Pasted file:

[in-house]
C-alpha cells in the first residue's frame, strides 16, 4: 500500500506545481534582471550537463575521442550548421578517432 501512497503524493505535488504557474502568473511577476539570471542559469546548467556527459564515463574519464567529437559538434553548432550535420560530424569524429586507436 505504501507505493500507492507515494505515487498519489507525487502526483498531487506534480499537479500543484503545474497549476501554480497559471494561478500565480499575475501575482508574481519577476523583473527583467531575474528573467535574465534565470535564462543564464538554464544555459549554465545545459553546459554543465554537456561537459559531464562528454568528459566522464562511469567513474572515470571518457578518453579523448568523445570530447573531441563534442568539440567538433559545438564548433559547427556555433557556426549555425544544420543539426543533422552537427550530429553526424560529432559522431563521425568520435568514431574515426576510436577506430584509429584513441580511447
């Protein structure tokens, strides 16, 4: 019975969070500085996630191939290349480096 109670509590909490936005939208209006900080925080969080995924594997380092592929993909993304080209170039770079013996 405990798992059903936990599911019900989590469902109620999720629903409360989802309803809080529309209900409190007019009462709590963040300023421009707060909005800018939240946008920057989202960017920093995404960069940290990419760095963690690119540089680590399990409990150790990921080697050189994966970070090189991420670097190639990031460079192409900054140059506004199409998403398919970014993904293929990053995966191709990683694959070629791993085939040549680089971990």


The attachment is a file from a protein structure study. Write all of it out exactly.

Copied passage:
[in-house]
C-alpha cells in the first residue's frame, strides 16, 4: 500500500506545481534582471550537463575521442550548421578517432 501512497503524493505535488504557474502568473511577476539570471542559469546548467556527459564515463574519464567529437559538434553548432550535420560530424569524429586507436 505504501507505493500507492507515494505515487498519489507525487502526483498531487506534480499537479500543484503545474497549476501554480497559471494561478500565480499575475501575482508574481519577476523583473527583467531575474528573467535574465534565470535564462543564464538554464544555459549554465545545459553546459554543465554537456561537459559531464562528454568528459566522464562511469567513474572515470571518457578518453579523448568523445570530447573531441563534442568539440567538433559545438564548433559547427556555433557556426549555425544544420543539426543533422552537427550530429553526424560529432559522431563521425568520435568514431574515426576510436577506430584509429584513441580511447
């Protein structure tokens, strides 16, 4: 019975969070500085996630191939290349480096 109670509590909490936005939208209006900080925080969080995924594997380092592929993909993304080209170039770079013996 405990798992059903936990599911019900989590469902109620999720629903409360989802309803809080529309209900409190007019009462709590963040300023421009707060909005800018939240946008920057989202960017920093995404960069940290990419760095963690690119540089680590399990409990150790990921080697050189994966970070090189991420670097190639990031460079192409900054140059506004199409998403398919970014993904293929990053995966191709990683694959070629791993085939040549680089971990």